Here’s the thing: Facts are a fiction writer’s friend. The more you know, the more facts you gather up in research and travel, the firmer the foundation of your writing.
It’s counter-intuitive, but true. You’re not gathering to regurgitate — that would be stenography. But your expanded knowledge will give strength and authenticity to your writing. It will also let you fly farther in your writing.
Here’s the other thing: If you don’t get the facts right, if your ignorance about something causes you to make a bone-headed error, it will take away from the authenticity of your writing and damage your story. It can be a small factoid error that stops a reader cold and causes them to drop your book and never pick up another one of your deathless prose sagas.
Case in point: A few years ago, I was watching the first episode of a Netflix series — Damnation. Early on, one of the villains, a Pinkerton agent, pops up from under a tarp and shoots the organizer of a farmer’s strike. As the camera focuses on the villain, you can see he is using a 1911 — the time-honored American military sidearm from before WWI through Vietnam, firearms inventor John Browning’s most enduring legacy.
The story is set in 1931. The only 1911s made during that time followed Browning’s original design, which Colt made available to the commercial market shortly after the first production models were shipped to the military in 1912. Colt and the U.S. government’s Springfield Armory made most of the World War I 1911s, with contracts for licensed models awarded to other manufacturers, many of them canceled with war’s end before a pistol was produced.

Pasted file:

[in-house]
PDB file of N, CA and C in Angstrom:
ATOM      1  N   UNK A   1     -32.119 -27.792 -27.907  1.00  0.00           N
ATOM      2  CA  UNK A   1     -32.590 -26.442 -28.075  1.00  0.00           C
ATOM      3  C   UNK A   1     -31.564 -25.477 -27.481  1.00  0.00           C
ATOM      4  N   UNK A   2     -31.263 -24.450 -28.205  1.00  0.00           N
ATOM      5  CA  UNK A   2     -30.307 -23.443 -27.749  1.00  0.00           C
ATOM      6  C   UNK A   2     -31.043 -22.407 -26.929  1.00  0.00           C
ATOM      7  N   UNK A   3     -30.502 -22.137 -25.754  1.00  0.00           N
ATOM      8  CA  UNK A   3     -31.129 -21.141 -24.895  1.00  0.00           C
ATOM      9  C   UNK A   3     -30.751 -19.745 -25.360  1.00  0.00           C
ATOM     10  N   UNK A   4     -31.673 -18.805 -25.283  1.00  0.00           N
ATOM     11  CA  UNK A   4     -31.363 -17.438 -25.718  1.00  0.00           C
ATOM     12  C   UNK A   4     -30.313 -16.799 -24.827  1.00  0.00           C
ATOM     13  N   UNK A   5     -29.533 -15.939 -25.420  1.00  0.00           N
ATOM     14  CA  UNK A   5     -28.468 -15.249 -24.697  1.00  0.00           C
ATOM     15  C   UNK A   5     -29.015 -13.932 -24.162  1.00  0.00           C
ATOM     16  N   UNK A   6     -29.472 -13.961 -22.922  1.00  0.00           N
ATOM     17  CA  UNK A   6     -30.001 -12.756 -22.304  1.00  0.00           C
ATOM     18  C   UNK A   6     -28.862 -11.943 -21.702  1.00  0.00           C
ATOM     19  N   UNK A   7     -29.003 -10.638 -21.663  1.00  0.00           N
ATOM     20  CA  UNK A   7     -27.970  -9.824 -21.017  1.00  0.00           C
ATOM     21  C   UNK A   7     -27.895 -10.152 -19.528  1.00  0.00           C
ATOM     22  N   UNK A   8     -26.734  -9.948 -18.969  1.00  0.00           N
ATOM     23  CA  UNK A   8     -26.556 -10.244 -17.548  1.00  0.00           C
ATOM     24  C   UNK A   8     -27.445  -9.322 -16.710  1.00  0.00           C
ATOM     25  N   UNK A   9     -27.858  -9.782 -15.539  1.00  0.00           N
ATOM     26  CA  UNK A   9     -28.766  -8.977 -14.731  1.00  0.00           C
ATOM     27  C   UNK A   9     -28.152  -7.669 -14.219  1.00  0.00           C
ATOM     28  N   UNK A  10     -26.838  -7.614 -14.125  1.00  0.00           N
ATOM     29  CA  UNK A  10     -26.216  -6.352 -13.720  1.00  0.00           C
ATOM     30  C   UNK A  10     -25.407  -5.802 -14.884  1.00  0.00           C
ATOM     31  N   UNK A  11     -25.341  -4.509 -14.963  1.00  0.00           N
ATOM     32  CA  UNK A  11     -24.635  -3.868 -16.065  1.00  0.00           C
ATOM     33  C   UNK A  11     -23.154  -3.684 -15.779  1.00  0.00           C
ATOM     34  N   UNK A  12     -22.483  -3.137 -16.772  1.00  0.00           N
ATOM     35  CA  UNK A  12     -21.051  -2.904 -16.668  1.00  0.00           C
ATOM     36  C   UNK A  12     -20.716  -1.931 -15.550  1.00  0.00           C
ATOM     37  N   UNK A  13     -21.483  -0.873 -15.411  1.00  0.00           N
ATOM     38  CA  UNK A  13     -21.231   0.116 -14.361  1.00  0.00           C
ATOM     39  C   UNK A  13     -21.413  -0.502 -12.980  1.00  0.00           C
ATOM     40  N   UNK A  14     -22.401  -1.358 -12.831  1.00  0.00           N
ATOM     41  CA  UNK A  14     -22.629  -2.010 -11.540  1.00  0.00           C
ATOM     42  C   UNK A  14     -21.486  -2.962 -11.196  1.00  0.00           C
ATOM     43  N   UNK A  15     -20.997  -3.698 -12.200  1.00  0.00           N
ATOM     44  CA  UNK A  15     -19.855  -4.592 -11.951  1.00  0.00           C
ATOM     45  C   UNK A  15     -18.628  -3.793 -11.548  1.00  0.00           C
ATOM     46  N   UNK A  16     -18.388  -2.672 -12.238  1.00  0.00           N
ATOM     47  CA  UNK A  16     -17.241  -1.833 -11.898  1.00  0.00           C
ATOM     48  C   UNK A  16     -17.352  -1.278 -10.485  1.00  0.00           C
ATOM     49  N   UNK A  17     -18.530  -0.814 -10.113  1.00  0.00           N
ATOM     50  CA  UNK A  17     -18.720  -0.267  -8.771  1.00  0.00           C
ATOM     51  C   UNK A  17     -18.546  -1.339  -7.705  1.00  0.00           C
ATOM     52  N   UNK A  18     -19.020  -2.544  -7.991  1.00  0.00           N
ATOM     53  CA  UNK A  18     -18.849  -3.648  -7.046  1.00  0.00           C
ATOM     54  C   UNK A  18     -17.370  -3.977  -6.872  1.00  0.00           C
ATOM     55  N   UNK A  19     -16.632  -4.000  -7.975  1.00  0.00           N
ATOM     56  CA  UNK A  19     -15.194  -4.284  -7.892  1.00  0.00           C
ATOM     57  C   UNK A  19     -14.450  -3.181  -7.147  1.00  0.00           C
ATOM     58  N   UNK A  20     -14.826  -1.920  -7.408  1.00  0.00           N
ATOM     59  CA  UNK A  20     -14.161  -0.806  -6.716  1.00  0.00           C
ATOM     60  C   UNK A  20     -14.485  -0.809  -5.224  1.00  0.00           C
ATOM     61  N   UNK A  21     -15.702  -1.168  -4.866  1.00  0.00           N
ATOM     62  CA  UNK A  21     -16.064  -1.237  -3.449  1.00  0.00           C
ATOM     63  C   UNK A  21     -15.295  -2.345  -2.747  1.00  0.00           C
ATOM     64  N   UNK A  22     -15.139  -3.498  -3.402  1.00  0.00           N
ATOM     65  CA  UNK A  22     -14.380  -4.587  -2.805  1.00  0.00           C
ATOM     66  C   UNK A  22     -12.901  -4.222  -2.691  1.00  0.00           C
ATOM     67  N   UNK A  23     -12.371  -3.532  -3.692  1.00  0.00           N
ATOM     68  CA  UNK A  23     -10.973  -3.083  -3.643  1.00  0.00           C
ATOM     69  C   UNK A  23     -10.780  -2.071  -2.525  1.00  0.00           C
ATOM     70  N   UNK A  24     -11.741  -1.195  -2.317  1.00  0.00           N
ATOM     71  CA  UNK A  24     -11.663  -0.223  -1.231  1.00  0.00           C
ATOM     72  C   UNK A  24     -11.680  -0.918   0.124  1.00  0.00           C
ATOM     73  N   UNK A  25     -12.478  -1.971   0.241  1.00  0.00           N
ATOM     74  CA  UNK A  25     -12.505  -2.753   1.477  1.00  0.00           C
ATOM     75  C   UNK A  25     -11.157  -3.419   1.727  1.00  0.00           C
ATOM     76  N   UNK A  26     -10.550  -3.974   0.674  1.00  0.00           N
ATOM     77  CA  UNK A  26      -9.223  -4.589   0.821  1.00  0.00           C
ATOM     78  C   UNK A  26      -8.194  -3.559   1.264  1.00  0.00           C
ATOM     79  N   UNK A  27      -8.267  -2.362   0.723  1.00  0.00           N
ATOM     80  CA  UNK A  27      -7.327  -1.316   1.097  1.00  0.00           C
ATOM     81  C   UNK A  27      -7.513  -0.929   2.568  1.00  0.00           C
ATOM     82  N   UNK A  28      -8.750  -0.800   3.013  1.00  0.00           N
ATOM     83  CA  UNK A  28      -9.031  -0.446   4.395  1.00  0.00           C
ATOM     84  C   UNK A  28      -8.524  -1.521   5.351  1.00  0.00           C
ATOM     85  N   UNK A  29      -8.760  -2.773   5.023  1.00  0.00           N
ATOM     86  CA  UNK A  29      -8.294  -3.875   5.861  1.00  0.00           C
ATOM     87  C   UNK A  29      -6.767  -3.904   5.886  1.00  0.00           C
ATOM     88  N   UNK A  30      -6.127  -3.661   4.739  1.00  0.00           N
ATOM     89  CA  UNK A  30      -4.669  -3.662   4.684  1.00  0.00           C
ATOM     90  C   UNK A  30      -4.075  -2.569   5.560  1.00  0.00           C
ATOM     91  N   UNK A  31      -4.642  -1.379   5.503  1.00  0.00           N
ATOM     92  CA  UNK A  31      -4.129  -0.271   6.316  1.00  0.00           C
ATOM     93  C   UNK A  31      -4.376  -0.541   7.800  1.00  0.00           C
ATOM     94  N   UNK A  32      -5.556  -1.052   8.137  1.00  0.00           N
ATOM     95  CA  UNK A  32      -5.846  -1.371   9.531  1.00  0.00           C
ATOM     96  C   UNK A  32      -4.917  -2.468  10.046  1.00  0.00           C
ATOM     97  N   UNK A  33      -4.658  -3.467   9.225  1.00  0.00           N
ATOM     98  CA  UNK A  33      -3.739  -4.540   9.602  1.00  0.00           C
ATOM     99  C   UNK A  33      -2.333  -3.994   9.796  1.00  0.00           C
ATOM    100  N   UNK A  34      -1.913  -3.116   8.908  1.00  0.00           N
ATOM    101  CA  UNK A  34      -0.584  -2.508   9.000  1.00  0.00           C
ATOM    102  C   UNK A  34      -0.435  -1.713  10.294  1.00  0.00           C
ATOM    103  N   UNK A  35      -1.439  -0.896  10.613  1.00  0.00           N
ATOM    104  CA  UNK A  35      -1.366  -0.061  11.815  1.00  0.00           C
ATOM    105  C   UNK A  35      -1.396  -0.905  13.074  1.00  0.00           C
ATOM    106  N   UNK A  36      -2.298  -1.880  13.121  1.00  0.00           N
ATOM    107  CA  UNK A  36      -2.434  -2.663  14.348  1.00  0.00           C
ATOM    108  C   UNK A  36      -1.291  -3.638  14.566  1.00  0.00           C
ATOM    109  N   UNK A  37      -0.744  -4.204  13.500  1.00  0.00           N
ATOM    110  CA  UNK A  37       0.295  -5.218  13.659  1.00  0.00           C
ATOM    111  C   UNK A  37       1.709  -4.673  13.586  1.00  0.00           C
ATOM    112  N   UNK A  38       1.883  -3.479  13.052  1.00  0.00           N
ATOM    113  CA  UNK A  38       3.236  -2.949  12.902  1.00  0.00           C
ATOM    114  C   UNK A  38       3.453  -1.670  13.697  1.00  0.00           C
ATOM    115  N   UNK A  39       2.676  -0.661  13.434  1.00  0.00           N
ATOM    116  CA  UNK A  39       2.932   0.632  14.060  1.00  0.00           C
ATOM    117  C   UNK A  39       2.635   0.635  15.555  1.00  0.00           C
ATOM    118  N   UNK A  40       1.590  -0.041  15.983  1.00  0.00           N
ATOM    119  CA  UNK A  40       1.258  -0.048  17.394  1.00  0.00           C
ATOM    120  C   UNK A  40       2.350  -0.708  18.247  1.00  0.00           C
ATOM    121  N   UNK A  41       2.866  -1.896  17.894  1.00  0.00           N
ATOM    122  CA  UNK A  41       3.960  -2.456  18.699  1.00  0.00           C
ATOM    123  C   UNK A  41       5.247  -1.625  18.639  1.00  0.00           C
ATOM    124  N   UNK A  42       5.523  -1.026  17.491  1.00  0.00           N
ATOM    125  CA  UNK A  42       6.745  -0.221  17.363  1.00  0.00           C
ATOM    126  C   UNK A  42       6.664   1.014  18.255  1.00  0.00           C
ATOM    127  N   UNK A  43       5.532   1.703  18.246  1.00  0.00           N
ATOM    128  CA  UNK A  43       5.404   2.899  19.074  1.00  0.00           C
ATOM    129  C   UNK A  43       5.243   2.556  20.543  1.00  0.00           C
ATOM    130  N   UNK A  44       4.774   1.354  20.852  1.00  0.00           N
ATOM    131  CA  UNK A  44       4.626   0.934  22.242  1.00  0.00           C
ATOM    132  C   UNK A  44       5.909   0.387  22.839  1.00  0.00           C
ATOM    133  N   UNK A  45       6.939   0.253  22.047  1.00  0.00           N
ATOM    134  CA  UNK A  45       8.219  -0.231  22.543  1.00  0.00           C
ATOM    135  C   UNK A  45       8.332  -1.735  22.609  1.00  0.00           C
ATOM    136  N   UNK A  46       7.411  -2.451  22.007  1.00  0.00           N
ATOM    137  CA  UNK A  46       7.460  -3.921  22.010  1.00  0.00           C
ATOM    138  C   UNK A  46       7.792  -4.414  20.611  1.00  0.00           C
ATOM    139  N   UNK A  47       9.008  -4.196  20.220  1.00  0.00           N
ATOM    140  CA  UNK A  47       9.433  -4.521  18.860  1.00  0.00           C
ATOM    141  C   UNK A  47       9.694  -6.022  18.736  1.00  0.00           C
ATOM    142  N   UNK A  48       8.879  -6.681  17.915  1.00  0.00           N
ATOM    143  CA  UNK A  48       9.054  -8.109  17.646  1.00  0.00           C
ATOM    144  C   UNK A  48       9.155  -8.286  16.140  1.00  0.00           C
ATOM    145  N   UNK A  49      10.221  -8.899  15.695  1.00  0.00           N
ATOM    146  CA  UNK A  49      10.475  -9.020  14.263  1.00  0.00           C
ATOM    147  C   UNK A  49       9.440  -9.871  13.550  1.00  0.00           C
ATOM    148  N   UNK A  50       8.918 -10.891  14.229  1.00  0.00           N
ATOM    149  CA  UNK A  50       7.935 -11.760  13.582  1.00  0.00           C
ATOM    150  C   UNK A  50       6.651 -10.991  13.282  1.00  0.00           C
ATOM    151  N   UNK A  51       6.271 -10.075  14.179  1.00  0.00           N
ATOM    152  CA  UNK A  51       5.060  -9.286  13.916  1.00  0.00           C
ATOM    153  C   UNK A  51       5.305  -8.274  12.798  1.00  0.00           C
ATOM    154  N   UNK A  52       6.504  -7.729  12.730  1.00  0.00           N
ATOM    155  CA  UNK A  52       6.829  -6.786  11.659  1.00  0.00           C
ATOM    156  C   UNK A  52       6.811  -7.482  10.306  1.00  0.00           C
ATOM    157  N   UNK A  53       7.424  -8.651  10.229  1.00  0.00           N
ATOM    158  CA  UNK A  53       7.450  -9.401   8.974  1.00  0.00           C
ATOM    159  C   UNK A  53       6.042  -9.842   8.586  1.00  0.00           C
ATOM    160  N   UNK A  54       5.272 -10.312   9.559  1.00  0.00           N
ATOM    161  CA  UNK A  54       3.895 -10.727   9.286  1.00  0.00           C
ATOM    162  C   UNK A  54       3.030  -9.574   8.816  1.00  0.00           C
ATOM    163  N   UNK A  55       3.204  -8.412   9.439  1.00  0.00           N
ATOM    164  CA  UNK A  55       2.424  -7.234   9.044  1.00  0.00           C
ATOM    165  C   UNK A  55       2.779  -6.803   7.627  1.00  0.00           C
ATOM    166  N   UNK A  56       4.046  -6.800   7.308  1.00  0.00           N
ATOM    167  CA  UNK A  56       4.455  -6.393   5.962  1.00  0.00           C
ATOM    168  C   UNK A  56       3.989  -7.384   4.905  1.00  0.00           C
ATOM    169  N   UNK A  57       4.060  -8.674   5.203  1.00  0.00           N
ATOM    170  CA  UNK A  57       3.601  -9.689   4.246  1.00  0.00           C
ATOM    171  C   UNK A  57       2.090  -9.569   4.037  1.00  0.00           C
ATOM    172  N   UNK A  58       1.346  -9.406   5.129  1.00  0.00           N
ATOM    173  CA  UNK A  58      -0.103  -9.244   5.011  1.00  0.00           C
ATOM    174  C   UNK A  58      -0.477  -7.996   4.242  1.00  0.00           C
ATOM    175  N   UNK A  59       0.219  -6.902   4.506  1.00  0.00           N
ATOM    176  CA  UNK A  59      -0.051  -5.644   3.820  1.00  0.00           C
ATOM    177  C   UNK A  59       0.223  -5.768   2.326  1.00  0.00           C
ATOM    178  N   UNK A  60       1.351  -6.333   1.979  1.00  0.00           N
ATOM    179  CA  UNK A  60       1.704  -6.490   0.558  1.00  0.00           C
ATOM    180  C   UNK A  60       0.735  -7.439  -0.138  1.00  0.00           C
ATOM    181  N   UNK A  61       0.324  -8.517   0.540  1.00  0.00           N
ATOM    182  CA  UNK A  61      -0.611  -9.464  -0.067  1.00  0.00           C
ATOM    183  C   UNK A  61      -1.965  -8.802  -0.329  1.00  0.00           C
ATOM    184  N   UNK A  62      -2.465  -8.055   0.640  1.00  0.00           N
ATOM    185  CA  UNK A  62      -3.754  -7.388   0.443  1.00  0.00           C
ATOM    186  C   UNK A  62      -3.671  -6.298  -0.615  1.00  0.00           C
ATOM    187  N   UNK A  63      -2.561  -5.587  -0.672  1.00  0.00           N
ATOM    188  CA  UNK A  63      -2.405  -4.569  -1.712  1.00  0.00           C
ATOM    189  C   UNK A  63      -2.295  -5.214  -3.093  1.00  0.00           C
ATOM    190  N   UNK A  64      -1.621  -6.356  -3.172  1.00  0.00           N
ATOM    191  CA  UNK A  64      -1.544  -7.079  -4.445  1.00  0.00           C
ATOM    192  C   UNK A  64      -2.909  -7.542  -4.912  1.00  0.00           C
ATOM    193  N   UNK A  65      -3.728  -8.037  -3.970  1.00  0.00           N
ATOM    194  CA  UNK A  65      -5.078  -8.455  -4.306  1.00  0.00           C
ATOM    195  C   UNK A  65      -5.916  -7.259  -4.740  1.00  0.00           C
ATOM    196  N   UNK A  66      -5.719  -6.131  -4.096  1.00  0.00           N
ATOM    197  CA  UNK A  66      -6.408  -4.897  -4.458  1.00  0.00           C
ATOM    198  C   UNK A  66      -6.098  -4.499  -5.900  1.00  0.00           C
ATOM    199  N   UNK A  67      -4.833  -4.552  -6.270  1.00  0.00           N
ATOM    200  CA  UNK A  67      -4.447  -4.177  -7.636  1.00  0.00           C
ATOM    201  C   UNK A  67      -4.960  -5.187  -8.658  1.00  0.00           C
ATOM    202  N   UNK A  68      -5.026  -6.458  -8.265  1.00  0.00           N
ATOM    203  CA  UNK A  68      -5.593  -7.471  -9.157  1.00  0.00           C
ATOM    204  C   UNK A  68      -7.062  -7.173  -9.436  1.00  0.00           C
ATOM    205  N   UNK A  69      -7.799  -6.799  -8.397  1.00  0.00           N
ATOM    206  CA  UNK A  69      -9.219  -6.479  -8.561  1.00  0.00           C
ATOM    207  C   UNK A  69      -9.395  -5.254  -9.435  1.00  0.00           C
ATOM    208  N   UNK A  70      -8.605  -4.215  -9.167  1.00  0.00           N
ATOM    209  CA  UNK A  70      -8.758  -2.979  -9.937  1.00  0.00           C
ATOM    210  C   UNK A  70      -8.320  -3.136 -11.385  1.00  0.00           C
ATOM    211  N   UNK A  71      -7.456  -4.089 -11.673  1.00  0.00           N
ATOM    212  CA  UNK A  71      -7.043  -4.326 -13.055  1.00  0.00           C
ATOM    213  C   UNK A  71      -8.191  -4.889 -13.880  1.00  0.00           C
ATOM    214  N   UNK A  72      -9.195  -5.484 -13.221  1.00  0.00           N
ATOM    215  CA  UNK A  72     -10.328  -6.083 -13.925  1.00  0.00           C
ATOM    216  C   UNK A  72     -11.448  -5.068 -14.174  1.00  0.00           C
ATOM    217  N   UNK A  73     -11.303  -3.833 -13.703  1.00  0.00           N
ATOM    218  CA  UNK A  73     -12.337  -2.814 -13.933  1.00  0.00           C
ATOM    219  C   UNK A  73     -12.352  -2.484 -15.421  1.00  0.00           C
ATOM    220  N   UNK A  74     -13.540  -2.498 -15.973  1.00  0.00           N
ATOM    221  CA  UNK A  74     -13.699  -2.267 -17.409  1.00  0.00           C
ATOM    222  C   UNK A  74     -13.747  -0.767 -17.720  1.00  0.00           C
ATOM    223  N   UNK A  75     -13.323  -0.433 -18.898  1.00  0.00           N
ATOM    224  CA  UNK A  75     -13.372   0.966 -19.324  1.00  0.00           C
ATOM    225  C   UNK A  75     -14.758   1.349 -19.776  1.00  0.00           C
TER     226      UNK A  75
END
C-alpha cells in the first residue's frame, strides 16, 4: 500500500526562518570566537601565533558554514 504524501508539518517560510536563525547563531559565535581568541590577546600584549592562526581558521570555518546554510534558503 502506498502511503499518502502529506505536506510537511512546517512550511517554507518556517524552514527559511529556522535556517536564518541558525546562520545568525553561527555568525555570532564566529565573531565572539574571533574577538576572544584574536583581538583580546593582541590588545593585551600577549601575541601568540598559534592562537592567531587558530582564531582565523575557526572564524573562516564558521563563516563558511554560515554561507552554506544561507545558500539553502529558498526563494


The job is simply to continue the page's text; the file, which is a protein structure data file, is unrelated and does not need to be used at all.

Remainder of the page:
There were plenty of 1911s available as surplus following the war. Prohibition-era gangsters loved them. That original Colt, called the Government Model, had a spur hammer; a short and simple notched rear sight and a fairly simple front sight. Slight improvements resulted in the 1911A1, but it still had the spur hammer and iron sights.
As the camera zooms in on the villain’s 1911, I see that the gun has a modern, low-profile rear sight and a modern bobtailed and skeletonized hammer common to the many 1911 clones made by today’s manufacturers. It’s an old gun but it’s still a very popular gun, valued for its rugged design and knockdown power.
I’m a 1911 guy. So is the main character of my hard-boiled crime thrillers, Ed Earl Burch. It’s a gun I shoot well, like a lot and know a little about. I spotted this gaffe immediately — something any competent Hollywood gun advisor and prop guy should have known — and it irked me. But I kept watching a second episode. Up pops this anachronistic gun again, in a boudoir scene. I can see it’s also got a modern front sight set up for a tritium insert. Totally pisses me off. I quit watching. If they can’t get this small thing right, why the hell should I suspend disbelief and dive further into this story? I walked away.
Long way around the barn to say that facts are your friends and if you do your research well, they add tremendous power to your story. But if you’re sloppy with the details and don’t bother to do a little bit of research, a small error can stop your reader cold. And cause them to walk away from you. For good.
And don’t think there isn’t a reader waiting to Google your literary pearls and nail you with a gotcha. Been there.
NOTE: Jim Nesbitt is the author of three hard-boiled crime thrillers featuring Dallas PI Ed Earl Burch. Check them out at https://jimnesbittbooks.com